• The sheer scale and complexity of AI (many systems contain billions or even trillions of decision points). In particular, there is an increased opacity of AI systems (‘how or why is it doing that?’) and a higher degree of difficulty in predicting failure modes for emergent properties of large-scale pre-trained models (who would have thought it would do that?).

The AI RMF succinctly captures the difference between AI and all the technologies which have come before:

“AI systems are inherently socio-technical in nature, meaning they are influenced by societal dynamics and human behavior. AI risks – and benefits – can emerge from the interplay of technical aspects combined with societal factors related to how a system is used, its interactions with other AI systems, who operates it, and the social context in which it is deployed.”

Given this socio-technical character of AI, there are two underlying themes that run through the AI RMF. First, procurement of an AI system cannot be left to an organisation’s standard IT procurement processes nor can ongoing risk management once the AI is introduced into the organisation be left to the Chief Technology Officer and/or its General Counsel. Senior management and the board need to be closely engaged in developing and monitoring an AI risk management framework to ensure that AI executes, and continues to execute, on the values and principles of the organisation. They, in turn, will benefit from drawing on a diversity of views, skills, inputs and demographic backgrounds from across the organisation and often from outside the organisation. We have all learnt the mantra that AI must be trustworthy, and as the AI RMF emphasises, “ultimately, trustworthiness is a social concept that ranges across a spectrum and is only as strong as its weakest characteristics.”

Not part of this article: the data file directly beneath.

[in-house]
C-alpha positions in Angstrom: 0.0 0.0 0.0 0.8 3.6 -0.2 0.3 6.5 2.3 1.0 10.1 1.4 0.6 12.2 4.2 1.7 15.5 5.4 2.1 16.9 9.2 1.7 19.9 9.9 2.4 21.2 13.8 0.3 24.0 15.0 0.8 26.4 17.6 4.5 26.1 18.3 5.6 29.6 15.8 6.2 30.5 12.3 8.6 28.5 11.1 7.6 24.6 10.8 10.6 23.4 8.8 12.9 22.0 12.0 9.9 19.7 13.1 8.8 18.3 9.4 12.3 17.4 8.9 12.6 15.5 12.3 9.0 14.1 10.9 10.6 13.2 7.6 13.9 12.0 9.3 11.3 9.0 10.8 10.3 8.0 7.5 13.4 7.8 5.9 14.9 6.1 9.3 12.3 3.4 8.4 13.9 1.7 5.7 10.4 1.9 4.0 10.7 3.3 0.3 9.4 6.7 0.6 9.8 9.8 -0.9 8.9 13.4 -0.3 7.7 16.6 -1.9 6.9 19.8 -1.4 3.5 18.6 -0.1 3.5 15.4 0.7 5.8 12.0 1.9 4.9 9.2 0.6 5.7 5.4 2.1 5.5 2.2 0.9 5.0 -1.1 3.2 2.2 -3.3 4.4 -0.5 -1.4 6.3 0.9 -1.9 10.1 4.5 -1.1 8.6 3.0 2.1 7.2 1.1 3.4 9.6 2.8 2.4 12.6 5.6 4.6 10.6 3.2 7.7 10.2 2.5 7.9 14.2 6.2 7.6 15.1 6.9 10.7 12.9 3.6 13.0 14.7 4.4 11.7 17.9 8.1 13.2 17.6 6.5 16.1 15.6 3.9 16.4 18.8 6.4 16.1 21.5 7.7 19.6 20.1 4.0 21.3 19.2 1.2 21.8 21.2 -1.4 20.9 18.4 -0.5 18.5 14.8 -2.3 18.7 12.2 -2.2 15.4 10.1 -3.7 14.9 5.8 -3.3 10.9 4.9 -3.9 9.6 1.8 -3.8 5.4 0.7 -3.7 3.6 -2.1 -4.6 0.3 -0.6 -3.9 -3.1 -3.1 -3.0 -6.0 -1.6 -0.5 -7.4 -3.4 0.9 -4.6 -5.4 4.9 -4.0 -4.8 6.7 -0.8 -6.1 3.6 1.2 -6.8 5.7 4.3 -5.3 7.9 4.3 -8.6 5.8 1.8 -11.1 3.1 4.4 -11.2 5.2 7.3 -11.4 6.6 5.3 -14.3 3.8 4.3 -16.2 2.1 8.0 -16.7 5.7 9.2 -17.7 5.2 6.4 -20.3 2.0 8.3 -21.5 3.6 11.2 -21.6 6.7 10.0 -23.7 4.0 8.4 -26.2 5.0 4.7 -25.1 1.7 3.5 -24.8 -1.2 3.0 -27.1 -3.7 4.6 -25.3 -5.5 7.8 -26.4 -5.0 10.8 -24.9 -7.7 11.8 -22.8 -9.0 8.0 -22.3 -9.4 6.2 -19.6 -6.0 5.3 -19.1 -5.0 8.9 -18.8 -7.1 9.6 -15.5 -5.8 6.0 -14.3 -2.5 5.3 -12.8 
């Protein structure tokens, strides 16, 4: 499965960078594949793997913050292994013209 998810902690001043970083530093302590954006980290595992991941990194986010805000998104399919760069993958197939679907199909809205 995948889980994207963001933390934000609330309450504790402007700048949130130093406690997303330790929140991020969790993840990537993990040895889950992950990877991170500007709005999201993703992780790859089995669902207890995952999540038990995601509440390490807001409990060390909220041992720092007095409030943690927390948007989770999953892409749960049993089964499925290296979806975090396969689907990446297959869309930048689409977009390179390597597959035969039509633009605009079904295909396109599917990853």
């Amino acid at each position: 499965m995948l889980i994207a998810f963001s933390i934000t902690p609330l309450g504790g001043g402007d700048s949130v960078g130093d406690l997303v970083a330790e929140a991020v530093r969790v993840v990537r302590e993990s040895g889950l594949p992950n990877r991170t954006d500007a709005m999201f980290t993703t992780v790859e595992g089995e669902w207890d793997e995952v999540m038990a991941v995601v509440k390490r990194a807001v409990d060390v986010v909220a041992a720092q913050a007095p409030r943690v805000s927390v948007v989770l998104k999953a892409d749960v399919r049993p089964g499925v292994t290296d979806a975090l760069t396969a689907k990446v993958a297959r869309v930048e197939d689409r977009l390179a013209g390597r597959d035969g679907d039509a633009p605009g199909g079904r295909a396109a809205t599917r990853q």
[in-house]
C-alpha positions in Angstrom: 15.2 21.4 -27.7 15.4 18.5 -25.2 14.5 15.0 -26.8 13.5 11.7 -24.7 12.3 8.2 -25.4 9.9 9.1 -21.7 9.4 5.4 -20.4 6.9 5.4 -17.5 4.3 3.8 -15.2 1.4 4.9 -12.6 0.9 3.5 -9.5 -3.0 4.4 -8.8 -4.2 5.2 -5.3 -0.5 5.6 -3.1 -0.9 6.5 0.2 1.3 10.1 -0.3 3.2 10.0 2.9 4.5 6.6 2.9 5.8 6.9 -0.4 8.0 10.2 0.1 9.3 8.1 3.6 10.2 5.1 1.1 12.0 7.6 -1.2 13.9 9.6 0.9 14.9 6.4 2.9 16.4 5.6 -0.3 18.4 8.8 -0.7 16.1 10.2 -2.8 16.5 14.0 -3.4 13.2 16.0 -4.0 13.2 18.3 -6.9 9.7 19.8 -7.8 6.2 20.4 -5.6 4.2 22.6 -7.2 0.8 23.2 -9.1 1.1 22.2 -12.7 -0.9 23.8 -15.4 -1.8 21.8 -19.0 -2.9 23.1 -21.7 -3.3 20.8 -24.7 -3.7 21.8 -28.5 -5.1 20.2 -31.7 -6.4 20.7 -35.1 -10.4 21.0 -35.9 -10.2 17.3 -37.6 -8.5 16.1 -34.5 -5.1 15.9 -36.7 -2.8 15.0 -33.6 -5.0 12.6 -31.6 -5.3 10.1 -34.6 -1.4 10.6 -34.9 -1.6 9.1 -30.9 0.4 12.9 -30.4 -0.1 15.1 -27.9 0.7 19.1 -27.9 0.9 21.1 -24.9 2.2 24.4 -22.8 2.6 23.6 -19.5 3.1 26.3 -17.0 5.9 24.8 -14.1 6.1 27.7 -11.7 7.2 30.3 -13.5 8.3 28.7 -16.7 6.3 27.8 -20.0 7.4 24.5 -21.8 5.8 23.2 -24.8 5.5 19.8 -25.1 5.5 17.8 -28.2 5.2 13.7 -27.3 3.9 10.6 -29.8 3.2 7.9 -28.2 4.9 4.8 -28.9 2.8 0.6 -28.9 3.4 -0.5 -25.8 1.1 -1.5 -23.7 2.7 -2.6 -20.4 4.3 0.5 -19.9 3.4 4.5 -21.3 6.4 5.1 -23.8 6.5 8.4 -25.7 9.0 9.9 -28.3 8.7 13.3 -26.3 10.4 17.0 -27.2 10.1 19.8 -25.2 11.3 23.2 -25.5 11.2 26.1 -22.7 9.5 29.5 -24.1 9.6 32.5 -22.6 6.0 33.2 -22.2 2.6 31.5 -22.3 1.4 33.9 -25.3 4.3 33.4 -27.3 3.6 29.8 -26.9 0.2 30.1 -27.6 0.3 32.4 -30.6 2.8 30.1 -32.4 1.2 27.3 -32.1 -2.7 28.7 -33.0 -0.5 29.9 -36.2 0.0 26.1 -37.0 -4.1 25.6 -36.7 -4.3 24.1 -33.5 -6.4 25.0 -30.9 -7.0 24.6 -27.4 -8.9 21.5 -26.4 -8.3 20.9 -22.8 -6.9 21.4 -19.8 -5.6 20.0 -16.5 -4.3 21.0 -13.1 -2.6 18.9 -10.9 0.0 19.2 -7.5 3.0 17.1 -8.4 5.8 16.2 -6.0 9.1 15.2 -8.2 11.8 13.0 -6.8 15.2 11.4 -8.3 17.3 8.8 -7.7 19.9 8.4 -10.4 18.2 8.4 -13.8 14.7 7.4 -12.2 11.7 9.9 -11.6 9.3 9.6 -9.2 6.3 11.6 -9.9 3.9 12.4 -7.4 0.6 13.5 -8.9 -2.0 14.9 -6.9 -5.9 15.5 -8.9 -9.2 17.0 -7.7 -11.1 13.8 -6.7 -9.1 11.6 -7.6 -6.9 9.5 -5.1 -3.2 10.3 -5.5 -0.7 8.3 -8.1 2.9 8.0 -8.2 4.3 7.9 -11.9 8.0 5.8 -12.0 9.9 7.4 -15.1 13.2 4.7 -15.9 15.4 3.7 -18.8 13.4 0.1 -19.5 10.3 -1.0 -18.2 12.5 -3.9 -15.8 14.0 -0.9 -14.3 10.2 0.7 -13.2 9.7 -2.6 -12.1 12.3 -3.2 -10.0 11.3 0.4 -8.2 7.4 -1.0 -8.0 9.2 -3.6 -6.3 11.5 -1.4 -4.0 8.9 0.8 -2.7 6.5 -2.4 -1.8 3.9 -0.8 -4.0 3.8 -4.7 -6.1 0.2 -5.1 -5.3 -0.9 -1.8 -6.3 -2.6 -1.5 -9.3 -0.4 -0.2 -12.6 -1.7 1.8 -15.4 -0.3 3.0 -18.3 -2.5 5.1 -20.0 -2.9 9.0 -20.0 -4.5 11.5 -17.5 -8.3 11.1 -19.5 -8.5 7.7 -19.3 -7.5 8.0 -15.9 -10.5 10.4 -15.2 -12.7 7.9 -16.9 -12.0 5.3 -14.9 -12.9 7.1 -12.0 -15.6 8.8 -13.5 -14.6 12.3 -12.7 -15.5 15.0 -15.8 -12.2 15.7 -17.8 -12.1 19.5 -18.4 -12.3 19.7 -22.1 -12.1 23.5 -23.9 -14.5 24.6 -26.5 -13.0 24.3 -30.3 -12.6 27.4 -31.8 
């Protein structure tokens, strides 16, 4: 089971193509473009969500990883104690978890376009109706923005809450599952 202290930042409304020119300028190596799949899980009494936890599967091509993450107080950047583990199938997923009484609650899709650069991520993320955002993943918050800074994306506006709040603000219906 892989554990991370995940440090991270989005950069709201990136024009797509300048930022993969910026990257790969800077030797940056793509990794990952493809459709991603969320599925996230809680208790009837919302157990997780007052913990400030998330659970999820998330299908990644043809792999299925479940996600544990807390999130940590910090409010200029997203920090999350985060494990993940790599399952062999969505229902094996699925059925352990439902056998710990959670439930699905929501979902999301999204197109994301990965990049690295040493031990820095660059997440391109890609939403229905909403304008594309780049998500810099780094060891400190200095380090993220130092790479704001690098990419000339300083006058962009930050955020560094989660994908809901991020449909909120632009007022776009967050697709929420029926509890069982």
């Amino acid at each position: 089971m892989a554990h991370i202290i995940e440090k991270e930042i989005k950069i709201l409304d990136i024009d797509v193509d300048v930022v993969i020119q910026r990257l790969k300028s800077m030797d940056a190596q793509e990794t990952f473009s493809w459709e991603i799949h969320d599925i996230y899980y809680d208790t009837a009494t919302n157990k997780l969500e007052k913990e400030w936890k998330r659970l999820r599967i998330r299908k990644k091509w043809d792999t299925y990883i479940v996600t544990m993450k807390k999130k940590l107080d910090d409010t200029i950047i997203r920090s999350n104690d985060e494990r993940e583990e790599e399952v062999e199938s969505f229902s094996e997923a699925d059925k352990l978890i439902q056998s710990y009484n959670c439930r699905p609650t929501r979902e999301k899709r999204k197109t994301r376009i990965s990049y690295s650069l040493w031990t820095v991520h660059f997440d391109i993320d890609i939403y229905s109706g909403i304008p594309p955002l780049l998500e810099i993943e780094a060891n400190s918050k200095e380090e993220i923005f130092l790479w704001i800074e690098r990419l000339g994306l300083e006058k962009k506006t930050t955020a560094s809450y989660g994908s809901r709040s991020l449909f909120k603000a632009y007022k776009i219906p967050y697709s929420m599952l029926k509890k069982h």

Second, as important as it is to focus on the machine (the algorithms and the data inputs) in an AI risk management framework, don’t forget to worry about the roles the humans will have in the AI lifecycle: